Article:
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Champions League: Is it time to sympathize with PSG's Neymar?

The memes of Neymar ...

Posted: Nov. 8, 2018 11:13 AM
Updated: Nov. 8, 2018 11:13 AM

The memes of Neymar rolling in agony along high streets and motorways remain one of the enduring memories of a thrilling World Cup in Russia.

Spectacular goals and knee-knocking finishes admittedly made the footballing world smile during the summer, but so too did the #neymarchallenge on social media as fans, multinationals and even Portugal's 911 service mocked the Brazilian superstar's theatrics on the pitch.

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According to Swiss broadcaster RTS, the world's most expensive player spent 14 minutes on the floor during football's most celebrated tournament. Many of those minutes would have been spent rolling around in apparent agony before getting back on his feet again to continue with the dribbles, flicks and no-look passes.

But is Neymar more sinned against than sinning? Should the Paris Saint-Germain forward receive more protection from referees and less ridicule from the masses?

According to beIN Sports data, during the opening rounds of this season's Champions League, the forward has been awarded 20 fouls -- 14 more than his teenage teammate Kylian Mbappe, who is equally adept at bamboozling defenders with trickery and pace, and 16 more than Liverpool's Mo Salah over the same number of games.

READ: Neymar -- ridiculed for his theatrics

Barcelona's Lionel Messi, who has played just twice in the Champions League this season, has won four fouls while Juventus' Cristiano Ronaldo has won seven over three games.

If all players are treated equally, it is a striking statistic that Neymar has won considerably more fouls in Europe's elite competition than the world's other best forwards.

Bought by the French champions in 2017 for $263 million, Neymar cut a frustrated figure in Italy Tuesday as Napoli fought back to draw 1-1 against a PSG side third in a group that also includes last season's finalist Liverpool. There is still much to do if the Parisians are to progress to the knockout stages.

Undoubtedly, a man of Neymar's talents, a player who can change a game with a moment of brilliance, is a marked man.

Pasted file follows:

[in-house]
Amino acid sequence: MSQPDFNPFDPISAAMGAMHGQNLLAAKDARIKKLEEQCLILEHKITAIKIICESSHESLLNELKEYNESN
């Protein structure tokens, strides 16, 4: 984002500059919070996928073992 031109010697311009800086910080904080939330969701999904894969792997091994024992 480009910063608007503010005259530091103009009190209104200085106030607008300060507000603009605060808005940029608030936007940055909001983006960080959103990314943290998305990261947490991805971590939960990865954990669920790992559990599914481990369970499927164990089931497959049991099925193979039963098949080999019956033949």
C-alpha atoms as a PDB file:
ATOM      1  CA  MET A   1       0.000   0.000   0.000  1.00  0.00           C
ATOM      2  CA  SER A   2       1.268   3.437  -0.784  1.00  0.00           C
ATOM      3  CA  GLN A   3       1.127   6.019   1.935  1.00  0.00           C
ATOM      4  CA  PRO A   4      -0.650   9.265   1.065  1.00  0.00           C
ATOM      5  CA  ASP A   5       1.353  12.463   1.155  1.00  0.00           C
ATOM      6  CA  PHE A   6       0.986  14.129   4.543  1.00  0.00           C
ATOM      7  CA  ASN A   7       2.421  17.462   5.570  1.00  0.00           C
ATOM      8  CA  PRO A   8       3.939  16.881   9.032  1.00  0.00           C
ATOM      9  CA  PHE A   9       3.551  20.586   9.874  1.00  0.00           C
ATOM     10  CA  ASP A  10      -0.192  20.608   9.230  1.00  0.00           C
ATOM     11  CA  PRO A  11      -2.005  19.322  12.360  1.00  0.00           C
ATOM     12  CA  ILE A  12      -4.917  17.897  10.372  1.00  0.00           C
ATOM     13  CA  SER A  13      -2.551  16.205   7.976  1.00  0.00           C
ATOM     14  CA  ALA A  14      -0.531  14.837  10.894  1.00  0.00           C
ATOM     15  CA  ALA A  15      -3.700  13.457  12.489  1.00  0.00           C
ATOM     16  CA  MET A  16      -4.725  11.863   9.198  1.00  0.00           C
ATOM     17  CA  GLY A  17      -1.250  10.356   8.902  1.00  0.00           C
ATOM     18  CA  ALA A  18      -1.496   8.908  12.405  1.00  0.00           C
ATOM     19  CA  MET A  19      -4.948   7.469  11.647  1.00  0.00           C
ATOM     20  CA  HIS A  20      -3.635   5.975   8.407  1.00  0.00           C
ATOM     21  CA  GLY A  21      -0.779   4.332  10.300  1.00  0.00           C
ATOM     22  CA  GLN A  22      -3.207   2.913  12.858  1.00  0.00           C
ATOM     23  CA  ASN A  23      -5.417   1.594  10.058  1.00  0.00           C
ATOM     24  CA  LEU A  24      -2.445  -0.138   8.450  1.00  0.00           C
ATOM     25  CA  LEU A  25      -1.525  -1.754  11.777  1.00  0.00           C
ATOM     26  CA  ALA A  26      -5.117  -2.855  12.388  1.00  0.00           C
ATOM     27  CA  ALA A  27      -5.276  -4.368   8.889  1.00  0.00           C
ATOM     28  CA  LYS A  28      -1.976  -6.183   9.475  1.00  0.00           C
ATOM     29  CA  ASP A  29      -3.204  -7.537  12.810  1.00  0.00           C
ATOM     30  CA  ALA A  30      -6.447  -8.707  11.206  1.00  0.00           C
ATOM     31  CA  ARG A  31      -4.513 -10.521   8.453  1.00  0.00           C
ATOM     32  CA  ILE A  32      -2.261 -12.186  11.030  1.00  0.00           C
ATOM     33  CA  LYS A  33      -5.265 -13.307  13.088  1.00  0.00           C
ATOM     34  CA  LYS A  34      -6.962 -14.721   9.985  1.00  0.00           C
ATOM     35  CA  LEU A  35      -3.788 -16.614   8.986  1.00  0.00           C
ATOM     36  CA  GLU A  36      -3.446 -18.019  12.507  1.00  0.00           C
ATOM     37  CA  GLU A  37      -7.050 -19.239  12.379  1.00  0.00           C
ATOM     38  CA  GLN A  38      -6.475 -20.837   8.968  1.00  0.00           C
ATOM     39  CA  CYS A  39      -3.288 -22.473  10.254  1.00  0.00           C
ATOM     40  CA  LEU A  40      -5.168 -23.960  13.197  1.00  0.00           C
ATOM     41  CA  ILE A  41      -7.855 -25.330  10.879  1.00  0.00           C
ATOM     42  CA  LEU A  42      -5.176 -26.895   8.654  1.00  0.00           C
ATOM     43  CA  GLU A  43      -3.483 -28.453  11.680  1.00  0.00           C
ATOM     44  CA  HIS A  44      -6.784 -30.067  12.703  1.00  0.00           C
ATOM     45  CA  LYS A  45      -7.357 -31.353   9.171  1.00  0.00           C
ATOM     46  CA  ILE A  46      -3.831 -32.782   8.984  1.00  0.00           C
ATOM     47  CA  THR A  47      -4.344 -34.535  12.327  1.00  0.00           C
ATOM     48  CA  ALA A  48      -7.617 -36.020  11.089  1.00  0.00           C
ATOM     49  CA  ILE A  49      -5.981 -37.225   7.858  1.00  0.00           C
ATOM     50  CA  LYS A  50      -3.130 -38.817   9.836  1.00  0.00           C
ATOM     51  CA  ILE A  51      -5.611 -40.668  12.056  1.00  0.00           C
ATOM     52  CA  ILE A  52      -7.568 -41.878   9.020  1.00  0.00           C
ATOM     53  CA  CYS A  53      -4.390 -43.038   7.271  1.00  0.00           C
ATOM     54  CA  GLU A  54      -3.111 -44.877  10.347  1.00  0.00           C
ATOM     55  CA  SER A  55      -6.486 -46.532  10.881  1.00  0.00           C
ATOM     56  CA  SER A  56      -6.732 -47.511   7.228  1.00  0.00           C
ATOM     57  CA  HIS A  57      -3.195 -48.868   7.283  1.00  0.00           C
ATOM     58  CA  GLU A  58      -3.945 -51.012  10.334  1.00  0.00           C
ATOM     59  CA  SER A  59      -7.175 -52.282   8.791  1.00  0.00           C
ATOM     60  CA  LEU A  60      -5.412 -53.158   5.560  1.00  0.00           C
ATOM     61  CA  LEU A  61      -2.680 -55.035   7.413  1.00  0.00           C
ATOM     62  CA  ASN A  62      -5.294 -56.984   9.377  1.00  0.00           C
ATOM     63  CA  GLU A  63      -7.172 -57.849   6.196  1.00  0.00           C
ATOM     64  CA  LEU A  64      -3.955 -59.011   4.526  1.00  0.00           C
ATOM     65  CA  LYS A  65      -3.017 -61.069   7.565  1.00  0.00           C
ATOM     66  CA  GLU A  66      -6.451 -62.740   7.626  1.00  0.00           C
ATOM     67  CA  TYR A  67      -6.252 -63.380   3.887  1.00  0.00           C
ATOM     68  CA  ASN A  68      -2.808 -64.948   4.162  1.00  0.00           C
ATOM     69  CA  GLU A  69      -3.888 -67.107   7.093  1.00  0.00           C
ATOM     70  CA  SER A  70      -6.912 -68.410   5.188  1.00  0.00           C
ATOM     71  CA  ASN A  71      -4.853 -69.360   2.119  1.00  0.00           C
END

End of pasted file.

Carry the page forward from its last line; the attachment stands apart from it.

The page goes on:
It would be foolish for defenses to leave such a player to roam unattended. A sumptuous pass over Napoli's defense to Mbappe early in first half at the Stadio San Paolo illustrated the danger Neymar's creativity alone poses to opponents. He is also lethal in front of goal, scoring three in the opening four group games.

Napoli wisely, though Neymar himself would probably say unfairly, paid close attention to the 26-year-old. Towards the end of the match, Neymar -- booked in stoppage time for dissent -- could be seen shouting at referee Bjorn Kuipers and appeared to be held back by Mbappe after taking issue with one of the referee's decisions.

The Brazilian would later accuse the Dutchman of saying something "disrespectful" to him during the match. "On the pitch, we are asked to show respect towards the referees. We should get the same in return," he told reporters afterwards.

There were those on social media who sympathized with the Brazilian. "He often frustrates me by going down too easy (imo) -- but you can see why he does on a night like this when he tries to stay on his feet and gets absolutely nothing," tweeted journalist Robin Bairner.

In another tweet, Barnier said: "Frustrating night for #Neymar. He's been on the end of numerous niggling fouls, several not given, and yet he's been booked for dissent."

Perhaps some of Neymar's problems are of his own making. Against Switzerland at the World Cup, he was fouled 10 times -- the most by one player in a game since Alan Shearer in 1998 -- but his response to such tactics was to fall, many would say, too easily to the ground.

Such actions have consequences, and shapes a player's reputation.

"Did you watch the World Cup?" USA defender Deandre Yedlin apparently told a referee after Neymar fell following a tackle from the American during a recent international match.

Visit cnn.com/sport for more news and videos

But perhaps the time has come to empathize with the Brazilian, an artist having to deal with snarling opponents attempting to stop him from lighting up a pitch with his brushstrokes.

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